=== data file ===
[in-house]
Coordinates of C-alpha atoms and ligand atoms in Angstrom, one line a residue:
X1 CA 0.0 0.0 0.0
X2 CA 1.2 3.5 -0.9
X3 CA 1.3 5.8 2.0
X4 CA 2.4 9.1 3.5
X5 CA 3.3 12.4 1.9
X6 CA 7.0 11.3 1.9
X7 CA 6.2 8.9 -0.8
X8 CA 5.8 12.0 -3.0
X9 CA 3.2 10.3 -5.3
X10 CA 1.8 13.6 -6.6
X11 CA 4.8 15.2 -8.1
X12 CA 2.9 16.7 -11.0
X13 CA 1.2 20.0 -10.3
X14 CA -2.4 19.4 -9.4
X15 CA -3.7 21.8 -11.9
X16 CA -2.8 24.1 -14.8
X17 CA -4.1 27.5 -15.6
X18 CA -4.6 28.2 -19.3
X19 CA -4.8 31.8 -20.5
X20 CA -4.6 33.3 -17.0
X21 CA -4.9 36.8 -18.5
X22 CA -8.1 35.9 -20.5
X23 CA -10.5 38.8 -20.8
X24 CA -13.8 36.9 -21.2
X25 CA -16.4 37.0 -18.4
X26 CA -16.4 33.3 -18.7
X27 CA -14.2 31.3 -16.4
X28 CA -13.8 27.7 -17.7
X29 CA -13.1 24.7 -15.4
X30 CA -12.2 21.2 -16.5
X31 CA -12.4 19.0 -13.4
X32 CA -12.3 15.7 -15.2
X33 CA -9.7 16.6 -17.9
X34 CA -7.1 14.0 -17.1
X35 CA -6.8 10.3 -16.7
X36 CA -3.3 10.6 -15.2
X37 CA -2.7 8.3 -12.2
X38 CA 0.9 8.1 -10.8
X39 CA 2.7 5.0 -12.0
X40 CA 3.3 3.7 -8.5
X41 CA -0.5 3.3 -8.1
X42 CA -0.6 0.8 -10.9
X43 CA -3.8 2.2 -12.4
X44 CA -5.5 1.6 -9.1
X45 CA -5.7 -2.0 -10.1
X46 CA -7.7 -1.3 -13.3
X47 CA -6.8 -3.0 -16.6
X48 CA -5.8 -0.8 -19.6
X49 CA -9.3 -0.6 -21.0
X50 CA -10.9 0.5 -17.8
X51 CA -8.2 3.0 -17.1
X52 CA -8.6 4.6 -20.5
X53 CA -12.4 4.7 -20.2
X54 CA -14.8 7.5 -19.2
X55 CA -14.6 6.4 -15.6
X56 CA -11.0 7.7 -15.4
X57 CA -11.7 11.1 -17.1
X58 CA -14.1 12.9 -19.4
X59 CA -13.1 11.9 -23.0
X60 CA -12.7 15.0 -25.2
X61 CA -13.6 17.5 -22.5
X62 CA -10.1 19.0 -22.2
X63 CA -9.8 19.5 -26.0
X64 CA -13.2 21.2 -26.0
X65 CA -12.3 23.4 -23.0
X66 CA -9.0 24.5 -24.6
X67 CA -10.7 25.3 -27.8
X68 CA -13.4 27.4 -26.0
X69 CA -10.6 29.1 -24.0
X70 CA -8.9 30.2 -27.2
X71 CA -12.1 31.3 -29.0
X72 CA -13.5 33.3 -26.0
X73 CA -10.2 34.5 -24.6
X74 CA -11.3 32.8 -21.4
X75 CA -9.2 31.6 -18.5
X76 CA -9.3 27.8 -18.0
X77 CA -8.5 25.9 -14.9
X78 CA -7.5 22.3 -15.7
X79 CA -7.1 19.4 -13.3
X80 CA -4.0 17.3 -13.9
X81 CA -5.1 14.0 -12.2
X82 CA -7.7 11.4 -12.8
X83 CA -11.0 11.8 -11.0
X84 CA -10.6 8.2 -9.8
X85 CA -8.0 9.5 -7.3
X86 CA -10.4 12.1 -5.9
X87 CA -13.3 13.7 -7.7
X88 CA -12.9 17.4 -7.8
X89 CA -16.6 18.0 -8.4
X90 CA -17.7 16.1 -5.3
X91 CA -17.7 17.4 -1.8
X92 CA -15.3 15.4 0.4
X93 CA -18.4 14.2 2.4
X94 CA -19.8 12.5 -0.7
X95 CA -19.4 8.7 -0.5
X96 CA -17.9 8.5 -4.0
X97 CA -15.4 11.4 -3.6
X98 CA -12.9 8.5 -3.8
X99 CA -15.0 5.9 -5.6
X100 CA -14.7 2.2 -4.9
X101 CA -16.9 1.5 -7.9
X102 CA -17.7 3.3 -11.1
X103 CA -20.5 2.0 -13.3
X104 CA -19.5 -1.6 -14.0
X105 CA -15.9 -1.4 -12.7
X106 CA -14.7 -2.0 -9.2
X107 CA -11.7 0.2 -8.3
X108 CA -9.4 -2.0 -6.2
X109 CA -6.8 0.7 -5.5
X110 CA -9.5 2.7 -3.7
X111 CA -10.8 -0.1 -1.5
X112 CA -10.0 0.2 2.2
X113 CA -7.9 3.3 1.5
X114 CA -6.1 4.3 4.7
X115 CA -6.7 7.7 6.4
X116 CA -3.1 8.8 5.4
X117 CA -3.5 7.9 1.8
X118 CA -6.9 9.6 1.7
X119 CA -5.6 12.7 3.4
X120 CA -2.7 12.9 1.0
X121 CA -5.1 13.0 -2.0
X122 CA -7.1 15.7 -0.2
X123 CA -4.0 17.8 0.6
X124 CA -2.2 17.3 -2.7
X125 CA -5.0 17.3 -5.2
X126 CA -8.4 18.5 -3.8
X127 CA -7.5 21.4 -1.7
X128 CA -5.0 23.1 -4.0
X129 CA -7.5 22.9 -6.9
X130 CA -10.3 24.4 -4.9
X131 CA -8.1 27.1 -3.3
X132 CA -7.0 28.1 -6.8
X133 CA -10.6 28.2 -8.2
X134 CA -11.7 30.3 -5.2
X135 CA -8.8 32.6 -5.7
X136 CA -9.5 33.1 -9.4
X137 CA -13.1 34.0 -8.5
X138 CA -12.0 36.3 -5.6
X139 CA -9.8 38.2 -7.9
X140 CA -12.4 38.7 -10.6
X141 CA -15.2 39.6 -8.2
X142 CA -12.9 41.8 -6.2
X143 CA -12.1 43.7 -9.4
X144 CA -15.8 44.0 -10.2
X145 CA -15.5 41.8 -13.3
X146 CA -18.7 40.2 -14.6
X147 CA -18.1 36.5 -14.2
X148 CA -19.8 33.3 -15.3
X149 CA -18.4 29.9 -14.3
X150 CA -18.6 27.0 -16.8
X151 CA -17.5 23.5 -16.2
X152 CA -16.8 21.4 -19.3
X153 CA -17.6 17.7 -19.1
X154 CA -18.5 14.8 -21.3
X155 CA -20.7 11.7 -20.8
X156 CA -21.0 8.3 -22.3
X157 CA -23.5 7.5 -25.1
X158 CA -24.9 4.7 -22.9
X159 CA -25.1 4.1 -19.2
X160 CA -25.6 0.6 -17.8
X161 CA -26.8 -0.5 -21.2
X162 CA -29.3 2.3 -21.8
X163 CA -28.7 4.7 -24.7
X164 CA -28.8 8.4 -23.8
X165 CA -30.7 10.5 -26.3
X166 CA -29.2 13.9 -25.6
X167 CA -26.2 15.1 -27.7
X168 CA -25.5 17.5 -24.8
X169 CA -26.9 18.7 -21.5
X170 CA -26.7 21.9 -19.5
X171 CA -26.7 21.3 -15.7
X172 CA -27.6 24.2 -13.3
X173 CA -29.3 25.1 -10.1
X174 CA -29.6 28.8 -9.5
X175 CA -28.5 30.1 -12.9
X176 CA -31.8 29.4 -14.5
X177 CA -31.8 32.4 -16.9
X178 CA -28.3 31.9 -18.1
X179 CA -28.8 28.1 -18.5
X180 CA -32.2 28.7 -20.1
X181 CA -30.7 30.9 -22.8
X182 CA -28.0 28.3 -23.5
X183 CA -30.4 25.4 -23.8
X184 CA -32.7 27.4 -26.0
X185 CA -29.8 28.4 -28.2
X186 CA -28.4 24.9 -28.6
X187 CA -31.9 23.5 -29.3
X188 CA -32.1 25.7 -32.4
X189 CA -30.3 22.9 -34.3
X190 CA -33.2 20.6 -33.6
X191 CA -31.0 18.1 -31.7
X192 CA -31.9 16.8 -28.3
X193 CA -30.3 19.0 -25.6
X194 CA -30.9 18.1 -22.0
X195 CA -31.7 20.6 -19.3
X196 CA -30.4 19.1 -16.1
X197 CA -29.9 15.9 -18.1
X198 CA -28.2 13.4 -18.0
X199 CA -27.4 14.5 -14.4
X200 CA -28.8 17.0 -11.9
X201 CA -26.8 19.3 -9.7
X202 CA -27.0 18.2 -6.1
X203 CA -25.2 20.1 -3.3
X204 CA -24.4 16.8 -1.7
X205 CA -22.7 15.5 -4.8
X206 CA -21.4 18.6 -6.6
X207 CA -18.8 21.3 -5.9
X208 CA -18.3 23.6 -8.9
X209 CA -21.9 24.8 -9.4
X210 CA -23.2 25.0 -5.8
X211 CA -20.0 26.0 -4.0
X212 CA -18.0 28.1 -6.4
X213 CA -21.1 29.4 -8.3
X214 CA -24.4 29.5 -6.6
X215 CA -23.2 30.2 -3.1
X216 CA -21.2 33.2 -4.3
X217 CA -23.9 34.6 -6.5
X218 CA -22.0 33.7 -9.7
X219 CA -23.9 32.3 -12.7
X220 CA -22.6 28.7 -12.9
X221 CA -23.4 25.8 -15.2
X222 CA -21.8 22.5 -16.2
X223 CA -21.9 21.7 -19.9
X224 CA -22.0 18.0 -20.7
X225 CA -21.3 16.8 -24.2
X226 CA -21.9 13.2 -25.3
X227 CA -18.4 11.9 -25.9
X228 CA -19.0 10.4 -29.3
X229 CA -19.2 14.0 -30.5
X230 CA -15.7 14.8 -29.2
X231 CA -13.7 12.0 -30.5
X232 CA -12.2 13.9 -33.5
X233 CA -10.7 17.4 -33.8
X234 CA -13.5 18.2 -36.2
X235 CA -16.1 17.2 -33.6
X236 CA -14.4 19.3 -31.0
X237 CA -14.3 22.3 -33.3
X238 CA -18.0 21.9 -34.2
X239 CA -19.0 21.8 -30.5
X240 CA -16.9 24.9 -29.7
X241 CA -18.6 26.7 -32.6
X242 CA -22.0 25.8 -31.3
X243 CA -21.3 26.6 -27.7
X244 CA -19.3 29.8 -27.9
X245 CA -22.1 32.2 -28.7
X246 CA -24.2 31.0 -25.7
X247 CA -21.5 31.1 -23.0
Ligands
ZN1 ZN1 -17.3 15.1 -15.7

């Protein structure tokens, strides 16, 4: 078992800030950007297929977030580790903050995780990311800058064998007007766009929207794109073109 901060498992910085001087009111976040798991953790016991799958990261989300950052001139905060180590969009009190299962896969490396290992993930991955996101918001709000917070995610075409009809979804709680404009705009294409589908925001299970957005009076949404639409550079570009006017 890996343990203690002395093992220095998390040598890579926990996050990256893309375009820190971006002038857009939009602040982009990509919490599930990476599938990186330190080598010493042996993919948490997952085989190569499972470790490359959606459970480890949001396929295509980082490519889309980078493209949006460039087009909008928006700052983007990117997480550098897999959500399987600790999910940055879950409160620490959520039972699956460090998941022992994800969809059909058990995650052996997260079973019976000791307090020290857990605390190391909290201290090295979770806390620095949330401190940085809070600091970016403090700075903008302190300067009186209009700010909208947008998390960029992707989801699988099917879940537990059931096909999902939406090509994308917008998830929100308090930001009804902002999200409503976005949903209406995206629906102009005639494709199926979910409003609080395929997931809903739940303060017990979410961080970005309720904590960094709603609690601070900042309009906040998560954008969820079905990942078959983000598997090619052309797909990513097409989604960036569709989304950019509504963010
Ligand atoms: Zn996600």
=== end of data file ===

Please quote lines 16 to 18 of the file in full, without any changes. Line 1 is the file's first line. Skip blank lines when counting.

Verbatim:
X14 CA -2.4 19.4 -9.4
X15 CA -3.7 21.8 -11.9
X16 CA -2.8 24.1 -14.8